James McCune Smith (1813-1865)
Dr. James McCune Smith was a brilliant abolitionist and the United States’ first university-trained African American physician.
As a child, James McCune Smith was a student at the African Free School at No. 2 Mulberry Street. In the pavilion dedicated to him within the DiMenna Children’s History Museum, families can present and record the speech McCune Smith gave as an 11-year-old student at the African Free School to General Lafayette, practice their penmanship, and explore a sampler made by fellow African Free School student, Rosena Disery.
An Address Delivered by James McCune Smith, 1824.
New-York African Free-School Records
New York Historical Society
As an adult, James McCune Smith studied medicine in Glasgow, Scotland, after he was denied admission to two medical schools in the United States because of his race. After studying hard, he became the first university-trained black doctor in the United States. The “nation” side of his pavilion explores the world of medicine in McCune Smith’s time, when treatments included the use of bleeding bowls and leeches to rid patients of “bad blood,” as well as the successful use of a vaccine against smallpox, one of the deadliest diseases known.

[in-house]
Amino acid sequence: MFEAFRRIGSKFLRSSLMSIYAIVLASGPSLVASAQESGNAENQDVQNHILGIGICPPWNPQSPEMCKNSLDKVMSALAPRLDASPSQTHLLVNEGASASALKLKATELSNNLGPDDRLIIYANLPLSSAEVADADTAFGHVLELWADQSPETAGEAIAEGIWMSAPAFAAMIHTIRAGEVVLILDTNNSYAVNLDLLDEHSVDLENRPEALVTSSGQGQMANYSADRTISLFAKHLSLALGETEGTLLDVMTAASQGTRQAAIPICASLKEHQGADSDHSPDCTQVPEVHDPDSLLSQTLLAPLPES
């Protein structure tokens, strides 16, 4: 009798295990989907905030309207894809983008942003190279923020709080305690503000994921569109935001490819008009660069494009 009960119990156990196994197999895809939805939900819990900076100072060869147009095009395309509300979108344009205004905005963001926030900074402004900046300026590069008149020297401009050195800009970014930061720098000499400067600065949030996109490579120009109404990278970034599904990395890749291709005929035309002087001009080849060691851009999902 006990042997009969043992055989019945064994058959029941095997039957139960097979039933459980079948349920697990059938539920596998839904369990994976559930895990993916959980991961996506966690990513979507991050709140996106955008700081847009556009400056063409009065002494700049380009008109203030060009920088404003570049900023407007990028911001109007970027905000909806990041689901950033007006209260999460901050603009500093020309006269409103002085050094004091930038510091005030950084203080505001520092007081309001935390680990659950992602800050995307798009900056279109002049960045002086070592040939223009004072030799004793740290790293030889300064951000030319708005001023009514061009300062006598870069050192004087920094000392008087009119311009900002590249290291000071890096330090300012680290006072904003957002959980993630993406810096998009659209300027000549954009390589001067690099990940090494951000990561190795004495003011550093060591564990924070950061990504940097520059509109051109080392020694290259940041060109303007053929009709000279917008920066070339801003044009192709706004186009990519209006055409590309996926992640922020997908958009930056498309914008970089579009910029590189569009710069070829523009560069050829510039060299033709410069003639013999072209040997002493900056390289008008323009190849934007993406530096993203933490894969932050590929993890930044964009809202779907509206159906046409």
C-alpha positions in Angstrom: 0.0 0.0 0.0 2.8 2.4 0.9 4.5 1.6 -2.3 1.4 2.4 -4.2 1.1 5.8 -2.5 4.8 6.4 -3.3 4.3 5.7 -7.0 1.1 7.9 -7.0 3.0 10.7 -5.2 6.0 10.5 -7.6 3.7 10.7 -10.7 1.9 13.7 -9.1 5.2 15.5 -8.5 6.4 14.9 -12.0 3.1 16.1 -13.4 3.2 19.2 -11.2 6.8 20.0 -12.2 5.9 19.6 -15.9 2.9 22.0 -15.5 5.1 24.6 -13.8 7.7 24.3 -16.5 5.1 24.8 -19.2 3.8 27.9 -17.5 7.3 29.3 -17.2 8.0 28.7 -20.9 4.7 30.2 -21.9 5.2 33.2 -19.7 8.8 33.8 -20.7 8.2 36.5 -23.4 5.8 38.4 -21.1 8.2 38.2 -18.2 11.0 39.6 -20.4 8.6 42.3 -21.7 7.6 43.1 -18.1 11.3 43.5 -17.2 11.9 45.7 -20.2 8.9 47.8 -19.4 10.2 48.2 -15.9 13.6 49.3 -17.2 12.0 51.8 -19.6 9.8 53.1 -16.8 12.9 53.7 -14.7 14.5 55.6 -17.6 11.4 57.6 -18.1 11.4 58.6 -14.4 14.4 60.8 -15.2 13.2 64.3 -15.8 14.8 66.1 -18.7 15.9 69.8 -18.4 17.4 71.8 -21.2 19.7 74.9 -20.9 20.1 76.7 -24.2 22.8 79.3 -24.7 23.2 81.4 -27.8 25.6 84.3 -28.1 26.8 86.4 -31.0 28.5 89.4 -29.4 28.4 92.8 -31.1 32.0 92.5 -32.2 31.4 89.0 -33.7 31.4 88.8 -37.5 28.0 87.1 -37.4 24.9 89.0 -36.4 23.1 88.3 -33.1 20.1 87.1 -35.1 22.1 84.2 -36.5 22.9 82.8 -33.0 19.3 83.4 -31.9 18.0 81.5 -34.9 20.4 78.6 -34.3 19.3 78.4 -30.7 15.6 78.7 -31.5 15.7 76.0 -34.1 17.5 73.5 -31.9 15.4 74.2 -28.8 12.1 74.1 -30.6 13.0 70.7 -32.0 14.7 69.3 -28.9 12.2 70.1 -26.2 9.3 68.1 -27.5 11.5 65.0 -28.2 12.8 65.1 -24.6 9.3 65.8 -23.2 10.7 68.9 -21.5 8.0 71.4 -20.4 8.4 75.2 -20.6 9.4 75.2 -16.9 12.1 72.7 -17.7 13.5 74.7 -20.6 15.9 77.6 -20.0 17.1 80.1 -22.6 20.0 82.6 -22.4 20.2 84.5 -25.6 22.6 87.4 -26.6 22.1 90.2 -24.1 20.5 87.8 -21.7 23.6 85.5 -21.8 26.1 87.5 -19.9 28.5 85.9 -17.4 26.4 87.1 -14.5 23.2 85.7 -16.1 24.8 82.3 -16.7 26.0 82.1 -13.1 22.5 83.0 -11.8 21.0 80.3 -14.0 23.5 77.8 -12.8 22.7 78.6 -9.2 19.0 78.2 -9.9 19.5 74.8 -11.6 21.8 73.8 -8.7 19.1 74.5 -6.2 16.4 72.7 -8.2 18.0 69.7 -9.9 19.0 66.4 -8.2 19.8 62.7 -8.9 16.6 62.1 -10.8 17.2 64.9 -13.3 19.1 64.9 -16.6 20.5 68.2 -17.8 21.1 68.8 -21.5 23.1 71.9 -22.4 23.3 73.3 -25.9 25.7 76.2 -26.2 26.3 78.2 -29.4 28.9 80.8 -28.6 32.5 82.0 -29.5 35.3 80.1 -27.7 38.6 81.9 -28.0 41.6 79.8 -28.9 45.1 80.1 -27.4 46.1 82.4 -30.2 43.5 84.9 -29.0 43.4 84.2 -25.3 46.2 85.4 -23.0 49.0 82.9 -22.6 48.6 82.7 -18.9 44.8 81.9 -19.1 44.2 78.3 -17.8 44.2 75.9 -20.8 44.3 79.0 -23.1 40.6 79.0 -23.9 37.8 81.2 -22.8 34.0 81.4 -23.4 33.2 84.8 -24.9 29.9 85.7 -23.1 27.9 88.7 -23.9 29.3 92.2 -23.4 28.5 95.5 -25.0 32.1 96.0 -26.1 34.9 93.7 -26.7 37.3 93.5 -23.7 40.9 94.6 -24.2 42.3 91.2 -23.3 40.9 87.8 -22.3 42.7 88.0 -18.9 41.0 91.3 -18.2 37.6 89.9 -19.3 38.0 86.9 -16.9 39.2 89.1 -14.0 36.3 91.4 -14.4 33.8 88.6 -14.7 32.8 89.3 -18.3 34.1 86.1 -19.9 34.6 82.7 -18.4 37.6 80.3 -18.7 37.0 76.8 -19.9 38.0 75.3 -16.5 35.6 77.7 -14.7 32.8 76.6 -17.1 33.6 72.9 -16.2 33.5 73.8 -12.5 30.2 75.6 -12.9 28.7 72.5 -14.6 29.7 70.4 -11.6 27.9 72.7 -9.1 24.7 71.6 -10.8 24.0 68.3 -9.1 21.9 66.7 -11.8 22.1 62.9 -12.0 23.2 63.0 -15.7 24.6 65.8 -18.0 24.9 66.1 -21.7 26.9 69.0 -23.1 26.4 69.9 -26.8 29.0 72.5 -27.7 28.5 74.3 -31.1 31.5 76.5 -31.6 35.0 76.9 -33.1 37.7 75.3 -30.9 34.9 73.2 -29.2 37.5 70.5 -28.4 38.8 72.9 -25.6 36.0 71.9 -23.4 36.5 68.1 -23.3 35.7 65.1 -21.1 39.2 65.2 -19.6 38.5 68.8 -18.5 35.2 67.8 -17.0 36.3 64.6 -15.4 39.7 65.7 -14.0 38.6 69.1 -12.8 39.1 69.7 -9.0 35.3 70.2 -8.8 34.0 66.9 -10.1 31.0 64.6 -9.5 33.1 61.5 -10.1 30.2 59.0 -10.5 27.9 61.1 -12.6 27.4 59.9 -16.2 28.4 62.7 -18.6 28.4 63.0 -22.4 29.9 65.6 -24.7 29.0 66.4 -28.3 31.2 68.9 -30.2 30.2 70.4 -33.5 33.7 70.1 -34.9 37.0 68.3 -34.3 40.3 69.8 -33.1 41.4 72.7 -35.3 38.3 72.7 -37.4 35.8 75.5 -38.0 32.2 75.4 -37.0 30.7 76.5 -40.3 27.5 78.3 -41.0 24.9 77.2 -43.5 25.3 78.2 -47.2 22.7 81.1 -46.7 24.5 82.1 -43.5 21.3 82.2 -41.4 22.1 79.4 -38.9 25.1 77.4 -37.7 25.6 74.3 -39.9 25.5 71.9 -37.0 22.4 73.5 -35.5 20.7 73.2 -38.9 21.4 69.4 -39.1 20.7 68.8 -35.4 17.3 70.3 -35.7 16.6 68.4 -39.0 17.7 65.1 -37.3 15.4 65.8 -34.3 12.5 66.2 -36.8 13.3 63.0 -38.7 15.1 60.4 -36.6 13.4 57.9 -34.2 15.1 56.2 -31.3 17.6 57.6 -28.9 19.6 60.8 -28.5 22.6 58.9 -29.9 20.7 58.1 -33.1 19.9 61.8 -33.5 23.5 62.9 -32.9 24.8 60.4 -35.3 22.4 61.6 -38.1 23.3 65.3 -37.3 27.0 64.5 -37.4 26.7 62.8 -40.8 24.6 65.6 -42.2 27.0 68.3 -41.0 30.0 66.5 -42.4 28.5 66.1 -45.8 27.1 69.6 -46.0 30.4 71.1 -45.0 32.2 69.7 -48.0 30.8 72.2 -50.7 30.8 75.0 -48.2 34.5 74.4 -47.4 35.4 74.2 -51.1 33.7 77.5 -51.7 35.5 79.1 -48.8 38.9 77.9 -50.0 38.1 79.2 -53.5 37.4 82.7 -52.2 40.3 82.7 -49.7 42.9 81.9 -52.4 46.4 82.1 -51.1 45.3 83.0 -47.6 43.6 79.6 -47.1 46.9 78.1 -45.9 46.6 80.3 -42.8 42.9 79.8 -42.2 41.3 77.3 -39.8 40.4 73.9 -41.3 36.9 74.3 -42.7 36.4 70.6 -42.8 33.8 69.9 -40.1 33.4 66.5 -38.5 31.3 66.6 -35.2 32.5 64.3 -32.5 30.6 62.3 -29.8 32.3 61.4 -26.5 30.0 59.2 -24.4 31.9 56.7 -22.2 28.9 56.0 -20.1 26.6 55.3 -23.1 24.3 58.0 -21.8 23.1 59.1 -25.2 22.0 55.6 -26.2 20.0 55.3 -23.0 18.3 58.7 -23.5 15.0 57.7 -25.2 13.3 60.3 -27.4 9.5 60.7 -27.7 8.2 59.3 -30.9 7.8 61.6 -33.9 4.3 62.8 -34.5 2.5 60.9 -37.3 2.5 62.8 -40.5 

In addition to treating patients in New York City—including the children of the Colored Orphans Asylum—Dr. McCune Smith was an abolitionist, journalist, author, and politician who worked hard for societal progress. He witnessed many changes throughout his lifetime: his mother was born enslaved, yet McCune Smith witnessed the passage of the 13th Amendment mere months before his death.
McCune Smith recalled the 1827 Emancipation Day Parade, which he watched when he was 14 years old, as a celebration full of “real…shouting for joy, and marching through the corded streets, with feet jubilant to songs of freedom!” But McCune Smith also witnessed intense resistance to change—for example, the passage of the Fugitive Slave Act of 1850—and most importantly, he was a part of a deeply engaged and active community of black leaders, who didn’t even all agree on the best path to freedom for African Americans.
Fugitive Slaves, undated
The Rauner Special Collections Library, Dartmouth College Library
Visit the James McCune Smith pavilion in the DiMenna Children’s History Museum to see a classroom and apothecary like the ones Smith used in his lifetime!